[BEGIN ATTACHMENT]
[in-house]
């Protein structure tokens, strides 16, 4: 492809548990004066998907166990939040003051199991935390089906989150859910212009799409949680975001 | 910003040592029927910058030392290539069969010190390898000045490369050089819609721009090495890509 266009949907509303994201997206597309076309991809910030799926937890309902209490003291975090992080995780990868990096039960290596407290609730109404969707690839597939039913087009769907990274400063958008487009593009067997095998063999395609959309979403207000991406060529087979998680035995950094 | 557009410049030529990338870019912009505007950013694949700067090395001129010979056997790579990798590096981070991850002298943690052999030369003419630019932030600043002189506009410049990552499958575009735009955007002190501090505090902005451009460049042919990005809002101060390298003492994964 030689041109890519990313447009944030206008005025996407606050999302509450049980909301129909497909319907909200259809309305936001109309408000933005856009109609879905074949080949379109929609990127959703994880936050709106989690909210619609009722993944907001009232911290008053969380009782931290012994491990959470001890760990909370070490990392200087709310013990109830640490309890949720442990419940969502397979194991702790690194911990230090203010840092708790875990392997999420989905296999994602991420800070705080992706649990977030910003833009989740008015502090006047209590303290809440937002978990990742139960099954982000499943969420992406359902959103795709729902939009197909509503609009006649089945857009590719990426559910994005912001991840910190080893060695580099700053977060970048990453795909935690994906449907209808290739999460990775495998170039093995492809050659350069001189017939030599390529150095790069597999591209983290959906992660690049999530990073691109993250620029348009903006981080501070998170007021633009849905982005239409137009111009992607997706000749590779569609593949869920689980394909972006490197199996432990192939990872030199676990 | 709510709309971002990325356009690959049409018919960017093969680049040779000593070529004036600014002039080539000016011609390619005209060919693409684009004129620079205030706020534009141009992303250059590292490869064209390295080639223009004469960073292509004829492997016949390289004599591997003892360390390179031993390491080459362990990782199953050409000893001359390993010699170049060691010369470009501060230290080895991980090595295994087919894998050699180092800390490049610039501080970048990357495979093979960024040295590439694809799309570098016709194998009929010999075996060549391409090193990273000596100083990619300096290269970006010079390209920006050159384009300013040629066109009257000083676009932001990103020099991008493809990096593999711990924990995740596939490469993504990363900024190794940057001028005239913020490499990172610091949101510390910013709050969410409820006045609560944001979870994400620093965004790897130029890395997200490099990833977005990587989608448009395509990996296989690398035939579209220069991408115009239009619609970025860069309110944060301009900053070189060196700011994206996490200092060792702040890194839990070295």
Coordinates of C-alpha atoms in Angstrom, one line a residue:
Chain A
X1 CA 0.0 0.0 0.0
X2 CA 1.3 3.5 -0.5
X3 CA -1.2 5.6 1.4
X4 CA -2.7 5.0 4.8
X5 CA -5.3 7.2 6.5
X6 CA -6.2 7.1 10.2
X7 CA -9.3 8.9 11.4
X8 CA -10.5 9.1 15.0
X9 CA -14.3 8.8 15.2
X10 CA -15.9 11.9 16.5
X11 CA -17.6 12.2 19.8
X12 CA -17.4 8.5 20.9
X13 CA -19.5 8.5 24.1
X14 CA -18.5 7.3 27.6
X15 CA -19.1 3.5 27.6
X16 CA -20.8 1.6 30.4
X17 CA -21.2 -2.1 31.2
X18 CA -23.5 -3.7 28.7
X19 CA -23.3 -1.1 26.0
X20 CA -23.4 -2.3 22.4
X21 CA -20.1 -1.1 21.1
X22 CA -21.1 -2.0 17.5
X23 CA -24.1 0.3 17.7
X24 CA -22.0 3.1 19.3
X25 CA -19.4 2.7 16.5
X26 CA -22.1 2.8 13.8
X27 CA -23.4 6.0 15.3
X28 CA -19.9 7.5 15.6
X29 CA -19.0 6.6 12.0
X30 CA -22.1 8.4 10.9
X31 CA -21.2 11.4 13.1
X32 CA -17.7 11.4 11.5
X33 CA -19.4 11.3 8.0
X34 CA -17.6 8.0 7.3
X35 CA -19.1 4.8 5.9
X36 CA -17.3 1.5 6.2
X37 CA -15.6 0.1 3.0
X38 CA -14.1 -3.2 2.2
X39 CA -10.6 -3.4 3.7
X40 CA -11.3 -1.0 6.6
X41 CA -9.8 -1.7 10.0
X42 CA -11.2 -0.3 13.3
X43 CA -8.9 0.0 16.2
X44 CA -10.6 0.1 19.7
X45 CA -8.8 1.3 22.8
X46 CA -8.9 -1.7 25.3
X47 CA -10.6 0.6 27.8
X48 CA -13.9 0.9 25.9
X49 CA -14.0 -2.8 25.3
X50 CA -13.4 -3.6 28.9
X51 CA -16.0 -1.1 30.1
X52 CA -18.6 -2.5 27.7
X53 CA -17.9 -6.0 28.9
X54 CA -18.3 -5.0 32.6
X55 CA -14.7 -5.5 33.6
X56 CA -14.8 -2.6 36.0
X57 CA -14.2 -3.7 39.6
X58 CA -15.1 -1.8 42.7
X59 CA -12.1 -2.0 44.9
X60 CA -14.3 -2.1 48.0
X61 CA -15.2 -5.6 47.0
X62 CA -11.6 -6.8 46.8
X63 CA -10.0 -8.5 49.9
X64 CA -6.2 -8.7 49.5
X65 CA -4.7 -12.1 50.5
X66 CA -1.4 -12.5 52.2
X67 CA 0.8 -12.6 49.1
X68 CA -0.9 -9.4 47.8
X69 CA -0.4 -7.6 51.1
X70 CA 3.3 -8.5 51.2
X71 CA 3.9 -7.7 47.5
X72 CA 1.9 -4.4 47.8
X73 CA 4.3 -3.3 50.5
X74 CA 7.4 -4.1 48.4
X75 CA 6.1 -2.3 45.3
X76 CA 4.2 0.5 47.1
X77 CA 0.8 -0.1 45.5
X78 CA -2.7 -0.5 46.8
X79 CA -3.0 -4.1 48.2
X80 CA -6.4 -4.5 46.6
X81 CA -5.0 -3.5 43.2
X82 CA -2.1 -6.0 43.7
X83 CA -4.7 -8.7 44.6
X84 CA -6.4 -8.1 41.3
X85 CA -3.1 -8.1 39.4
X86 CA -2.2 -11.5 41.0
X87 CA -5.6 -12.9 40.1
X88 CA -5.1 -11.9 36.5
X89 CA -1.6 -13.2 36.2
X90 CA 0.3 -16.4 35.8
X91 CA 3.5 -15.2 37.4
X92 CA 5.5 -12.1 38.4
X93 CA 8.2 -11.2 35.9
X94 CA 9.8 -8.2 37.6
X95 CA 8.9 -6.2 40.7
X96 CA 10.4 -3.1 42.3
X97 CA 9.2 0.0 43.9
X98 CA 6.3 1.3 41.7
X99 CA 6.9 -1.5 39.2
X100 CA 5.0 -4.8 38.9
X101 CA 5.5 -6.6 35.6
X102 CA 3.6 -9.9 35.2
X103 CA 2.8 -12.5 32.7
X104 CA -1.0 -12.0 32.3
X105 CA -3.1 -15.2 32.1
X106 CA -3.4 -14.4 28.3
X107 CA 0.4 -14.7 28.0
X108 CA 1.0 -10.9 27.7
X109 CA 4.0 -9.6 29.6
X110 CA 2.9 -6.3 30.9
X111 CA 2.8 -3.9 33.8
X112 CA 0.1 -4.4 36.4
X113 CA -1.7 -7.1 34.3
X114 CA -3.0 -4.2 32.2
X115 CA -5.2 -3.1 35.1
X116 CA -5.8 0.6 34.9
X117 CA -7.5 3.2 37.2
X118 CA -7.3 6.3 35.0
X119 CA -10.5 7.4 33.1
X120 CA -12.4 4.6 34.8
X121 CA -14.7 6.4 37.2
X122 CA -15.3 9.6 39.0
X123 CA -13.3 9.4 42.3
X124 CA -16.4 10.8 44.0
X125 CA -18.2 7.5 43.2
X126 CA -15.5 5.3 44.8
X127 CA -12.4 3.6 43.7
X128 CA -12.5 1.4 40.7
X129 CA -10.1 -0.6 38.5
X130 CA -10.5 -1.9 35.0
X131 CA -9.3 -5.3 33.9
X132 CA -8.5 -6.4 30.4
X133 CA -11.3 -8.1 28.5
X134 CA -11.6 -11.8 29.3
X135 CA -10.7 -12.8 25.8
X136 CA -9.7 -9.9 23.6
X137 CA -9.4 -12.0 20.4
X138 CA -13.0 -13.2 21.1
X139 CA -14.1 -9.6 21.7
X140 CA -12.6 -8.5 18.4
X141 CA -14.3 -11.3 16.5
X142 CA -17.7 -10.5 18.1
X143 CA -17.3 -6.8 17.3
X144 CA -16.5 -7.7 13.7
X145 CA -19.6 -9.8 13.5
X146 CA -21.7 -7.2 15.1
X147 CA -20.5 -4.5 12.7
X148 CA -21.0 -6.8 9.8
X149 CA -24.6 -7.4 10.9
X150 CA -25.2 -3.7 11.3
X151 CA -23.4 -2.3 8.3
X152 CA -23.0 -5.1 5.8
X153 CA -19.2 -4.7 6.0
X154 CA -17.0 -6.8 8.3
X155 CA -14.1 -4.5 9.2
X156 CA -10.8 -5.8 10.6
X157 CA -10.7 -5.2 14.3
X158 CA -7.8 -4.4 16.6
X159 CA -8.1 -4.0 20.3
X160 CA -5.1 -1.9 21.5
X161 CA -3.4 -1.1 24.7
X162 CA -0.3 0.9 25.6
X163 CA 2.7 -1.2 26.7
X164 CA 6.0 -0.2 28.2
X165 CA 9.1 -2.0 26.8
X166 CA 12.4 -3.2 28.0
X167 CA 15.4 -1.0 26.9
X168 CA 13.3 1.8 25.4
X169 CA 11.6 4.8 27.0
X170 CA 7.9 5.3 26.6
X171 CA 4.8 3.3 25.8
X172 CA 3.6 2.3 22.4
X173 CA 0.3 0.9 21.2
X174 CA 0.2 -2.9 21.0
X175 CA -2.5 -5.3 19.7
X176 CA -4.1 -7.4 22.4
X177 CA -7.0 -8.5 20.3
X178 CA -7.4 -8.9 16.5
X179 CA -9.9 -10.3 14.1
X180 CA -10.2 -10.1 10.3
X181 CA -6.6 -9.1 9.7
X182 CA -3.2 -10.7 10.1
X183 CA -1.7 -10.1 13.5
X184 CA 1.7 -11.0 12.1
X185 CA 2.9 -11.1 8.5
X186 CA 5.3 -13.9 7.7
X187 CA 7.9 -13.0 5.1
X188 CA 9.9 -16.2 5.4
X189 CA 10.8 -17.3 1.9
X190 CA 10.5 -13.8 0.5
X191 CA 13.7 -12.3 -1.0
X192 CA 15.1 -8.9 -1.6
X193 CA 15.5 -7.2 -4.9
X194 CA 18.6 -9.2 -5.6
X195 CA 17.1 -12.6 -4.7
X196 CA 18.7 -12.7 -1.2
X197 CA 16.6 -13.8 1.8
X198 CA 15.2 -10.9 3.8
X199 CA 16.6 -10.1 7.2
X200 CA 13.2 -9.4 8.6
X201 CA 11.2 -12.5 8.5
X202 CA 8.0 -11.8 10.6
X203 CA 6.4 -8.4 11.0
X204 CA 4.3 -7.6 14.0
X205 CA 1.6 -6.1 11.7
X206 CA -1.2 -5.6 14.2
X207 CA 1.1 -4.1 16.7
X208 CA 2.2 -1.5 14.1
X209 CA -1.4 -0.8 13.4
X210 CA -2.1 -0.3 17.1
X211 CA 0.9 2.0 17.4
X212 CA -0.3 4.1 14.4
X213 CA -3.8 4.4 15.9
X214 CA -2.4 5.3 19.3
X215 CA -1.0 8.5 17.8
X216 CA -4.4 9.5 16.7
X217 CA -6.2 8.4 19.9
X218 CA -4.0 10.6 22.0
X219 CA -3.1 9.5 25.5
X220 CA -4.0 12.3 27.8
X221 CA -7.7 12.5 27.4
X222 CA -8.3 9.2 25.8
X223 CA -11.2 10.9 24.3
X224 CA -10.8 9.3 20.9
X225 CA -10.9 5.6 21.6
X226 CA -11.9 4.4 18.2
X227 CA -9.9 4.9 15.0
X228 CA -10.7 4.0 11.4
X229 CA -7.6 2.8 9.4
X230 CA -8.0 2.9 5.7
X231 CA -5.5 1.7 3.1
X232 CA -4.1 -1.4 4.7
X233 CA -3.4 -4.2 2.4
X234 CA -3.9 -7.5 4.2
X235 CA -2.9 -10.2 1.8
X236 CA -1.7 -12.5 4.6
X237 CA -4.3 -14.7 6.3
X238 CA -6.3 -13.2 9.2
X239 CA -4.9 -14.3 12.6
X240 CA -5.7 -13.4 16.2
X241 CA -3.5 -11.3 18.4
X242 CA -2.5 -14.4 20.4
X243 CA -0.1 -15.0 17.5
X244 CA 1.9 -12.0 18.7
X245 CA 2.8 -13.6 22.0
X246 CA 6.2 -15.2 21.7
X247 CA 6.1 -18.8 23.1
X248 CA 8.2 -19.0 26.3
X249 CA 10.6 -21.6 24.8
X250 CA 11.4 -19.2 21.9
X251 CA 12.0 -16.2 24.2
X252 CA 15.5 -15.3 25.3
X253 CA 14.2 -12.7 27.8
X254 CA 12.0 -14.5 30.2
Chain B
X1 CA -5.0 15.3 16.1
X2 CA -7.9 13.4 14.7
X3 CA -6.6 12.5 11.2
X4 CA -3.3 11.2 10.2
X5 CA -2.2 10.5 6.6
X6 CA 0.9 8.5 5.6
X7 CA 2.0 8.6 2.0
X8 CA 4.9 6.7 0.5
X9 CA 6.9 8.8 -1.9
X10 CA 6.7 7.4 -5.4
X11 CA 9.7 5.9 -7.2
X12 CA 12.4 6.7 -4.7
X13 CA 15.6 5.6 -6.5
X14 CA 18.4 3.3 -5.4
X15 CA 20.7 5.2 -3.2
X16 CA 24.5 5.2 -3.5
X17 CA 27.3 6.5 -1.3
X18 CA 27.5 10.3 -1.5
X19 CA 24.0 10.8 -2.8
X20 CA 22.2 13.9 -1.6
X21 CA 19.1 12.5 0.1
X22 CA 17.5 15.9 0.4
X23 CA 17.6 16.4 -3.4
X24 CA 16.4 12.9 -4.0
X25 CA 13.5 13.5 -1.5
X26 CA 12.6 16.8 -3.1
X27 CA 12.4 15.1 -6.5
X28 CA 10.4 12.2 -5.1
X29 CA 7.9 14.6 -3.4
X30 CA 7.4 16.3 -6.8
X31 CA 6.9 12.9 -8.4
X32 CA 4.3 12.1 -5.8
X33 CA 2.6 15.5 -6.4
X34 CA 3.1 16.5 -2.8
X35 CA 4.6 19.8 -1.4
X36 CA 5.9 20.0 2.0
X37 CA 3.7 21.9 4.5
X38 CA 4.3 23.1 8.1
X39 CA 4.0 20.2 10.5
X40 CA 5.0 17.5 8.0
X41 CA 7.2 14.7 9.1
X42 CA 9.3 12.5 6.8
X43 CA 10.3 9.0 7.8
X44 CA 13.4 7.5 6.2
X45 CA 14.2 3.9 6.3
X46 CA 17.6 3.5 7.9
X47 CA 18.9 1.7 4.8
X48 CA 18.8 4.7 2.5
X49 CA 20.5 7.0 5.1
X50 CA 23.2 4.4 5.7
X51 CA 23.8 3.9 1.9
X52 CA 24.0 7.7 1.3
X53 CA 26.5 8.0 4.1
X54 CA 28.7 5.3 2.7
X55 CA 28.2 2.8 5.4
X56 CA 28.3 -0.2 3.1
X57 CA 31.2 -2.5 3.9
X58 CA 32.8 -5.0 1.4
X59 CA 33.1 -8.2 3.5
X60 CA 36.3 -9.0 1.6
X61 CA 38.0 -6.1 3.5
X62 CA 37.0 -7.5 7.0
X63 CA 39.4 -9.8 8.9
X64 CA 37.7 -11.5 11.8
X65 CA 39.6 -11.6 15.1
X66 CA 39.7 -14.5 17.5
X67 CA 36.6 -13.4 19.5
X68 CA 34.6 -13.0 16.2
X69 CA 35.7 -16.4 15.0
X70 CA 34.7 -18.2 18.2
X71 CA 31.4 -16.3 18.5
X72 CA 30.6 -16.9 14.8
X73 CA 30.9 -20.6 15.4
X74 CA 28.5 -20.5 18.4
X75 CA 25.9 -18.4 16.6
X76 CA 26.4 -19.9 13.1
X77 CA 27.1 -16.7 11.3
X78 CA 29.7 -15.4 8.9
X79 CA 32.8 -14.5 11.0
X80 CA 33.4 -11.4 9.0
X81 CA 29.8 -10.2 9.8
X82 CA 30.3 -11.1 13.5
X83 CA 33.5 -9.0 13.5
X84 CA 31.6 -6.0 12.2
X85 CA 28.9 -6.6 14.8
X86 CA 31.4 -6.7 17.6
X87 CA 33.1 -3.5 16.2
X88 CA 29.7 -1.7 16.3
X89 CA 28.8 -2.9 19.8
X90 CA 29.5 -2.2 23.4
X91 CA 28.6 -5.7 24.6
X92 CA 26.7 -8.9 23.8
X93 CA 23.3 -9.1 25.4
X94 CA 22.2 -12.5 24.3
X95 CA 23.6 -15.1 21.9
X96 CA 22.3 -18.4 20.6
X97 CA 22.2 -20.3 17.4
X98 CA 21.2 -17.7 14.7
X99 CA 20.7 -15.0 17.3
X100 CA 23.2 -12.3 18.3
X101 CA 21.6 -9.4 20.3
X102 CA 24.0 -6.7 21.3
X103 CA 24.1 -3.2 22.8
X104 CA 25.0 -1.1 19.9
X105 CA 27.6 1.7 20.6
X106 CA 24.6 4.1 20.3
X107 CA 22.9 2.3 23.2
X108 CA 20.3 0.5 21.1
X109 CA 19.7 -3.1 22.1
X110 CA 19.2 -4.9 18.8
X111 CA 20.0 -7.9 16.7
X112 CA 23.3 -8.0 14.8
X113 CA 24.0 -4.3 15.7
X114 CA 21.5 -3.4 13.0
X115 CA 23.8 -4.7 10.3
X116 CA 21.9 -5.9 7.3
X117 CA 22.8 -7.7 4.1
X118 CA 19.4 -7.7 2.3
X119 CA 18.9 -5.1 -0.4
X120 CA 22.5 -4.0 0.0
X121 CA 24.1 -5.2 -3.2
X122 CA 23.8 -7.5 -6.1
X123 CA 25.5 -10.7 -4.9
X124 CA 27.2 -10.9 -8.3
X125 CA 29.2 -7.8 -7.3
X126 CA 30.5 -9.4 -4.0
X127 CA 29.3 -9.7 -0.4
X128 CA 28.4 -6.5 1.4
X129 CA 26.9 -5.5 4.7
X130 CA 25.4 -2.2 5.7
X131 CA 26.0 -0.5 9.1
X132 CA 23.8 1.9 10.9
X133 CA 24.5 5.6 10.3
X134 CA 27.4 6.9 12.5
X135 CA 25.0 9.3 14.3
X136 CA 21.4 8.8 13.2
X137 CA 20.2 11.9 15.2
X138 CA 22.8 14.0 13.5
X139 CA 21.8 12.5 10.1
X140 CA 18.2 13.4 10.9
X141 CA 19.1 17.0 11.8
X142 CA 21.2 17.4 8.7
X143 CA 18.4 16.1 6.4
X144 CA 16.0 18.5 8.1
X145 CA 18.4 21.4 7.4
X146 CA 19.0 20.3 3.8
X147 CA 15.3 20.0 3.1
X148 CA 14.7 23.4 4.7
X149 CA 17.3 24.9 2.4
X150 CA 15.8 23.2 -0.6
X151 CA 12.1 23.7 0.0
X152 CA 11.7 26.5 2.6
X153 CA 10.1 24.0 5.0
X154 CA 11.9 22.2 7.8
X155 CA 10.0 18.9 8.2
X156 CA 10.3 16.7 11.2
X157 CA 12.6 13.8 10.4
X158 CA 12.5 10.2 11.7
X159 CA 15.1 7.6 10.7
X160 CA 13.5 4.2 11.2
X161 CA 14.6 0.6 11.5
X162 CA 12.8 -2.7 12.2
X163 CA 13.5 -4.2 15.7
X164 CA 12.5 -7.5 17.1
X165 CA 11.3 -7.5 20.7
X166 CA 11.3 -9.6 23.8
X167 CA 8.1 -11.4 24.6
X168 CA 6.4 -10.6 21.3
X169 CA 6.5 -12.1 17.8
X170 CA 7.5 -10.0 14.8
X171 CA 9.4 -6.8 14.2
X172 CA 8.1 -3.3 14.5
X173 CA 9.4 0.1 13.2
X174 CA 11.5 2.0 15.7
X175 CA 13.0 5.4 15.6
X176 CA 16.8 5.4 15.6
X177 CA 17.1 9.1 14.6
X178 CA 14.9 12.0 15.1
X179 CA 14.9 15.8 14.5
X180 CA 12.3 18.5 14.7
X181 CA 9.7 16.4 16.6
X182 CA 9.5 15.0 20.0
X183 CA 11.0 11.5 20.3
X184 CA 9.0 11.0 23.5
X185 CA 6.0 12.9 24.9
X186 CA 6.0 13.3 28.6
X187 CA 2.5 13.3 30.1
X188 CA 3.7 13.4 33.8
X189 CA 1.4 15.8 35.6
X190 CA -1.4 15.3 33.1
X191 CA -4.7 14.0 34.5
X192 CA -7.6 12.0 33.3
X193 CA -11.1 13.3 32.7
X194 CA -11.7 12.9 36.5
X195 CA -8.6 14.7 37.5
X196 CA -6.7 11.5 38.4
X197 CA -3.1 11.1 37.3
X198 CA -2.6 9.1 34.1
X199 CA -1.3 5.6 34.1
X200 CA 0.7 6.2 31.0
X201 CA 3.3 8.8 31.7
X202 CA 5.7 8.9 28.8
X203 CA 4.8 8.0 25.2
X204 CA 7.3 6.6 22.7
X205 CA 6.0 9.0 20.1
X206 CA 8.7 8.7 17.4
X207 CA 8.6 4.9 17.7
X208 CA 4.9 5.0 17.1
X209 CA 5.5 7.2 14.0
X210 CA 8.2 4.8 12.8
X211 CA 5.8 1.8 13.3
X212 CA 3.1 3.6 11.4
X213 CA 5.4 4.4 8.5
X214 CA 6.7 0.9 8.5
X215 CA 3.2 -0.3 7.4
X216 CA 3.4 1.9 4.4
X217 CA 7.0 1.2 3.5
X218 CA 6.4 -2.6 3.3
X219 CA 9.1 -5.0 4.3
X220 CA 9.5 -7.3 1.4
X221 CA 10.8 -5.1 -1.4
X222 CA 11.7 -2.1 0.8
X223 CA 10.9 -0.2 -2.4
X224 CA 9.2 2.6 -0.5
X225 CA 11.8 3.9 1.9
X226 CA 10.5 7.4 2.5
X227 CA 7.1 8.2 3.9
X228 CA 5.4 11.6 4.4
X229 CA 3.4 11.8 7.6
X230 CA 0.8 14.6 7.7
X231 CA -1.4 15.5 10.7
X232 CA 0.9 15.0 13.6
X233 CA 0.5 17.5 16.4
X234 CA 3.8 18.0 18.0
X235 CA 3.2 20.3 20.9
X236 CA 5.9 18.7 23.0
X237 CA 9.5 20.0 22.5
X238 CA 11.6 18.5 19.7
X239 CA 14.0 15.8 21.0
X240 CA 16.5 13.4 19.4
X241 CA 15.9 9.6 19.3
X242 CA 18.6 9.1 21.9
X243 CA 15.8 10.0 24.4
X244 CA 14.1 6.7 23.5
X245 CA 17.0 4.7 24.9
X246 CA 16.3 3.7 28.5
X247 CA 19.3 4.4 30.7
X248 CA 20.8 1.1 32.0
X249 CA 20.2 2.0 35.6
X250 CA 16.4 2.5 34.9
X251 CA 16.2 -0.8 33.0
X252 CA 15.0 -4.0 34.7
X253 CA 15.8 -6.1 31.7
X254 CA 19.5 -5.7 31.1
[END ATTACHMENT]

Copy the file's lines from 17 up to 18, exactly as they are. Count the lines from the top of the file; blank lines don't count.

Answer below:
X13 CA -19.5 8.5 24.1
X14 CA -18.5 7.3 27.6